Most local transgender people have been matchmakers ,a traditional profession, apart from singing and dancing at weddings in Kashmir, but now they are losing their only source of income to disk jockeys, who are replacing them at weddings and other functions.

The financial instability has added to their worries. While their monthly income varies from Rs 6000 to Rs 20,000, many of them, mostly the older transgender people with no source of income, struggle to make ends meet.

Last winter, Khan worked on a project about the economic and social challenges faced by the community in Jammu and Kashmir, for which he spoke to a number of transgender people from across the Kashmir. Most of those he spoke too, were between the ages of 60-70 years, and they had been thrown out of their homes when they were eight or ten years old.

“The worst plight is of the old, who are all alone. I met one transgender person in her early 70s, who lives in a single makeshift mudroom at Dalgate (Srinagar). She doesn’t earn now and largely depends on help from neighbors to sustain herself,” Khan said, adding that the denial of the property rights to transgender people by their families hits them the most when they are old.

“Their life from birth to death is full of abuse, humiliation discrimination and unfortunately there is no historical account of them as if they didn’t exist,” said Khan. He added that Islam too recognizes transgender people by the name ‘mukhanathun’ in Arabic, which means ‘men who resemble women’,

“Who are we then to deny them their rights?”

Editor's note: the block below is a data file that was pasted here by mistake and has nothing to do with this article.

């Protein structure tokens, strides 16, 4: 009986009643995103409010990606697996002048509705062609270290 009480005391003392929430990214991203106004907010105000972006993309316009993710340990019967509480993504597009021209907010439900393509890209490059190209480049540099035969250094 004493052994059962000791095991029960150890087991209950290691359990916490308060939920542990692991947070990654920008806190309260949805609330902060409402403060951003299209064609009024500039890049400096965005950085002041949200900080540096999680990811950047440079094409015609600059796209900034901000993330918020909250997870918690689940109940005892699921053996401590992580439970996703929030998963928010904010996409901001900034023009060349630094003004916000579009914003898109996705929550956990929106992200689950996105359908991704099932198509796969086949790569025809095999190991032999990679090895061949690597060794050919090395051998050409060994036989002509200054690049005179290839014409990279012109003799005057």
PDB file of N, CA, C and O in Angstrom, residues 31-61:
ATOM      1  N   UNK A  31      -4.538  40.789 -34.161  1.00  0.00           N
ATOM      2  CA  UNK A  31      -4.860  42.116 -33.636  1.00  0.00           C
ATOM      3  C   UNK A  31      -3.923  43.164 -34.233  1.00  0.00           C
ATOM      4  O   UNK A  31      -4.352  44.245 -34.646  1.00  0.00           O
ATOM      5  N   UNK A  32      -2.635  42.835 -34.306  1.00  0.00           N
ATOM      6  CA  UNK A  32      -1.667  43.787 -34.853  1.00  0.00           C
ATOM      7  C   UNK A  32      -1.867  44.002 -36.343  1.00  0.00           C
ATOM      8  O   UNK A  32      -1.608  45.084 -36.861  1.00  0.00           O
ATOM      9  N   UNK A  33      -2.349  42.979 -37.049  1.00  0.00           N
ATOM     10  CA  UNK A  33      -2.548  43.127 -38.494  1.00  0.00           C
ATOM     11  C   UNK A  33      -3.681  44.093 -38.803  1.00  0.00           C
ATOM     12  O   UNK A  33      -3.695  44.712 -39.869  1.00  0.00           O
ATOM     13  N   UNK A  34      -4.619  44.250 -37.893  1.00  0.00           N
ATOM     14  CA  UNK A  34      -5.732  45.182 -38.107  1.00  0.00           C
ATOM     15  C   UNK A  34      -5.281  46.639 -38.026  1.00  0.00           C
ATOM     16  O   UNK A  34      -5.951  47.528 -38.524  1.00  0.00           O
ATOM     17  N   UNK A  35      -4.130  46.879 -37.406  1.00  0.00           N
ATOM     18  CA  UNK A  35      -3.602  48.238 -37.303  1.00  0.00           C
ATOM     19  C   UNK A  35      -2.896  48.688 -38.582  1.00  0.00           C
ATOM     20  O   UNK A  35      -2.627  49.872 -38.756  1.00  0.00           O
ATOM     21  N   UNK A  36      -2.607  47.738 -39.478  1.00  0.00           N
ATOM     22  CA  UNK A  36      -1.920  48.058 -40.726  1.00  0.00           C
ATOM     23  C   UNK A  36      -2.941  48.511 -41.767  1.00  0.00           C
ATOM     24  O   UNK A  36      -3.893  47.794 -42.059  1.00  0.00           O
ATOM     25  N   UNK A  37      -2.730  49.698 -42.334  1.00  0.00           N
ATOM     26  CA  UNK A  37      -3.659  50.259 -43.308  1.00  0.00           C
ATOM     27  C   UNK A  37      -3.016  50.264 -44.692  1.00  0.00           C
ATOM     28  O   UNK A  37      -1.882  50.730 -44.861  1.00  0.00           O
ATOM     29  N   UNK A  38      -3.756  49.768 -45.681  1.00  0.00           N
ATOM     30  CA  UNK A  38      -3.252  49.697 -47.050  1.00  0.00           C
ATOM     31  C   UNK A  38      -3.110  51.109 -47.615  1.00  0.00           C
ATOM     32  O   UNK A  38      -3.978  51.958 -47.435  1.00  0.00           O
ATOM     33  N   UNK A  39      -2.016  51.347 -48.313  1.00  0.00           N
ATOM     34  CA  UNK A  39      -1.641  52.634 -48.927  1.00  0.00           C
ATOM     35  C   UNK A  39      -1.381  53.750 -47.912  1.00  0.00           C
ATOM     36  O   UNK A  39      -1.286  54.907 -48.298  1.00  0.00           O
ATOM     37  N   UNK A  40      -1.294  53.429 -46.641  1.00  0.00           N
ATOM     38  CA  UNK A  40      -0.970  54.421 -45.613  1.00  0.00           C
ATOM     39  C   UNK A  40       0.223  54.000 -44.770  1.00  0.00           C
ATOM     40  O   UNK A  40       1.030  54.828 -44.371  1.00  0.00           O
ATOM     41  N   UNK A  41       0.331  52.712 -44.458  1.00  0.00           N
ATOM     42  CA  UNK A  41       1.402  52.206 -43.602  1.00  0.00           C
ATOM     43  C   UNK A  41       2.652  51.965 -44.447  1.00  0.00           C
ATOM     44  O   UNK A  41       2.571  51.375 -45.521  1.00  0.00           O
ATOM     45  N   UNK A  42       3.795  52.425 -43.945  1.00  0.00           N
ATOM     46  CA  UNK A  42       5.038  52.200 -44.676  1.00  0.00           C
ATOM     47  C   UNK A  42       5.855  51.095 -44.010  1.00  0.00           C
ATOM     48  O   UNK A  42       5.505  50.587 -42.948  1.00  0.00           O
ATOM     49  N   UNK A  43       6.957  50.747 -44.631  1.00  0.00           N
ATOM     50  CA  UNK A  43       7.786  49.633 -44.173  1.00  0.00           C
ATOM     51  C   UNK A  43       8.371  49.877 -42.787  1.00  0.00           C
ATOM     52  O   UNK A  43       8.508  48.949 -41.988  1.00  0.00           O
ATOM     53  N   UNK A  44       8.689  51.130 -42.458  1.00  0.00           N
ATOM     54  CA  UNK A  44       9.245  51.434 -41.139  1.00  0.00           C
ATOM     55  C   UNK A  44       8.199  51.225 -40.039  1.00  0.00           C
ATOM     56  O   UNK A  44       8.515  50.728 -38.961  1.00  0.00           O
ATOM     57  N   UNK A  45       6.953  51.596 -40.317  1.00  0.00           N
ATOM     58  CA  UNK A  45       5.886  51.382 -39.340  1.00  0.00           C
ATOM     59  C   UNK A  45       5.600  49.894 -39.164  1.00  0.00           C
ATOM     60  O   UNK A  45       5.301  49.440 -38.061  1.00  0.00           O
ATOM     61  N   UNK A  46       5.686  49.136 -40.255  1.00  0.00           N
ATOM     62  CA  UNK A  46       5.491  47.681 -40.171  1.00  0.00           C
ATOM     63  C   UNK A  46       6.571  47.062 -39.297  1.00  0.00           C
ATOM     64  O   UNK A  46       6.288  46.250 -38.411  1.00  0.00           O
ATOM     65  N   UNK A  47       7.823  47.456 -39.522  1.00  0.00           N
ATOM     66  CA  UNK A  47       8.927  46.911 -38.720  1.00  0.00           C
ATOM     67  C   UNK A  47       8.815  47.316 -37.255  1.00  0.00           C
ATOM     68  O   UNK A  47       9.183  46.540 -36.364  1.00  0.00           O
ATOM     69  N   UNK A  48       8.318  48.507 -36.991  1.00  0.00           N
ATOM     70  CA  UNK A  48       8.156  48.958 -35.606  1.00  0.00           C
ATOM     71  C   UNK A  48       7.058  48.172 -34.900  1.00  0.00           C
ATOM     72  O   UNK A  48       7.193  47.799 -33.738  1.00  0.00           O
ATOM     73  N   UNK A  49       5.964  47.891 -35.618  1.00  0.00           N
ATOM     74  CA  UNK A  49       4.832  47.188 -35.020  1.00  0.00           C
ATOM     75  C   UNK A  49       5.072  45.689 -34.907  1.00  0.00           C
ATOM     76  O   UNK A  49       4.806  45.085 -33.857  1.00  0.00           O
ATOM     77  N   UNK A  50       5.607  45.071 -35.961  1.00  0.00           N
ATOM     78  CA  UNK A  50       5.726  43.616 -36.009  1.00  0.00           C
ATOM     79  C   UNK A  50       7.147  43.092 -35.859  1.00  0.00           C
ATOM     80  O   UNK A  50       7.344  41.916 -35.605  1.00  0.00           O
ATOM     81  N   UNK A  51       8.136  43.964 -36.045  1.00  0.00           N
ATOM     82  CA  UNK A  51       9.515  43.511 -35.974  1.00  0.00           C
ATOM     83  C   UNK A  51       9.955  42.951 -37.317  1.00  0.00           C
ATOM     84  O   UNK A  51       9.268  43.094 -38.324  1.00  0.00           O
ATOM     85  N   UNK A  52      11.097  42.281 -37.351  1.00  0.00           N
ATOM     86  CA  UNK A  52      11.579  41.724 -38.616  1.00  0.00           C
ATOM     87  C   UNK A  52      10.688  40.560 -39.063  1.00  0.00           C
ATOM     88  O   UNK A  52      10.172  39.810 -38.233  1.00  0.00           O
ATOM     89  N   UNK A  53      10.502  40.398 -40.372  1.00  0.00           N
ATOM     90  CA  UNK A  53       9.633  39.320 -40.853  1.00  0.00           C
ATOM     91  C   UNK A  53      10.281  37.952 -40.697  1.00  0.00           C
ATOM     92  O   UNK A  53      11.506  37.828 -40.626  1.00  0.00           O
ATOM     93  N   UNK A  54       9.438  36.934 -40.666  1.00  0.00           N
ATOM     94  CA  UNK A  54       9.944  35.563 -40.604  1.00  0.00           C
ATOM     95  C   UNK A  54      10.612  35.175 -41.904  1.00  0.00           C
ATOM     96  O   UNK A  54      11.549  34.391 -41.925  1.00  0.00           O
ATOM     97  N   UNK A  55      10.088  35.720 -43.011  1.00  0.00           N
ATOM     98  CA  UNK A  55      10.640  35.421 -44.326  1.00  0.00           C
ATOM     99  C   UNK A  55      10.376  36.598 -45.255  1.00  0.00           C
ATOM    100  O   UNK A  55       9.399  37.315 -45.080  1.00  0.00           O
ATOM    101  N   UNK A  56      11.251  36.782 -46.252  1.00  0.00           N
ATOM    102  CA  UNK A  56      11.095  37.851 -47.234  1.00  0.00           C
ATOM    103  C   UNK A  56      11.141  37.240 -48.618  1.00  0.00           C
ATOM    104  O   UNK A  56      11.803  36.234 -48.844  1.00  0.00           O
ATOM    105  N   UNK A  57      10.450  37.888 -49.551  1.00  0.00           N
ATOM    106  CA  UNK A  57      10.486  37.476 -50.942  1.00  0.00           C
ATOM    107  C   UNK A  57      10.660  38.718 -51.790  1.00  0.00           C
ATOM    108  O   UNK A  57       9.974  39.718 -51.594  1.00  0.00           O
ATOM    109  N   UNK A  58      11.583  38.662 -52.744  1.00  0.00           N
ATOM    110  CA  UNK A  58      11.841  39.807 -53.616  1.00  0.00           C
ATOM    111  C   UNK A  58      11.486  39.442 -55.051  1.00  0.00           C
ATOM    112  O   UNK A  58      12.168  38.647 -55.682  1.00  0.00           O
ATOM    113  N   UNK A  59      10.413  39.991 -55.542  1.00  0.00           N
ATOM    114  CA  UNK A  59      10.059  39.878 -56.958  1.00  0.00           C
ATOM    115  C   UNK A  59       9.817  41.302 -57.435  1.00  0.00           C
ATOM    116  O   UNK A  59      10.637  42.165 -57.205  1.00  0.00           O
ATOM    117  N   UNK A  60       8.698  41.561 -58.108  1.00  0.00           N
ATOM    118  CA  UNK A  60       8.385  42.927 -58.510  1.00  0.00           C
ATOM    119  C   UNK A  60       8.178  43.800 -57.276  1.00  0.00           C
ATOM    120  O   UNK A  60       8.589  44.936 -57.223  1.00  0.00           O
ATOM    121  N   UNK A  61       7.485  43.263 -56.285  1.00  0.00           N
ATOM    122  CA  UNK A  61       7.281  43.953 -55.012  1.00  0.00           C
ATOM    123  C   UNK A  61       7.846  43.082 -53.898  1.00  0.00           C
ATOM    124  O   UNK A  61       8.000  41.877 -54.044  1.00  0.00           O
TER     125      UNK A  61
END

It is not only physical or sexual violence that trans people face day-in and day-out, the years of harassment has led to several psychological disorders, like depression, suicidal tendencies, panic disorders, obsessive compulsive disorder and post-traumatic stress disorder, Bund’s study found.

According to renowned psychiatrist Dr. Arshad Hussain, the community’s continuing struggle for survival in Jammu and Kashmir has resulted in mental health issues for them.

“They are stigmatized in our culture with hugely defined roles assigned to two genders making them misfits not only in the larger society but also within families,” Hussain said.

There is hope. For the first time, Kashmir University’s social science department has approved a thesis study on the transgender community. This is part of many important steps at the academic level, in establishing the identity of transgender people.


“It will help to bring the plight of transgender community to the forefront. It is important also because it is the first initiative, from the highest seat of learning in the country,” said Khan, hoping that this will go a long way in addressing the issues of the community.

Bund added: “Ours is an inclusive movement. We have started with transgender people because they are the one of the most vulnerable and visible victims in the spectrum.”


  1. The Third Gender throughout history
  2. Report on the first census of Trans people in India
  3. Research by Aijaz Ahmad Bund; Other Sex: A Study on Problems of Transgender women of District Srinagar .pdf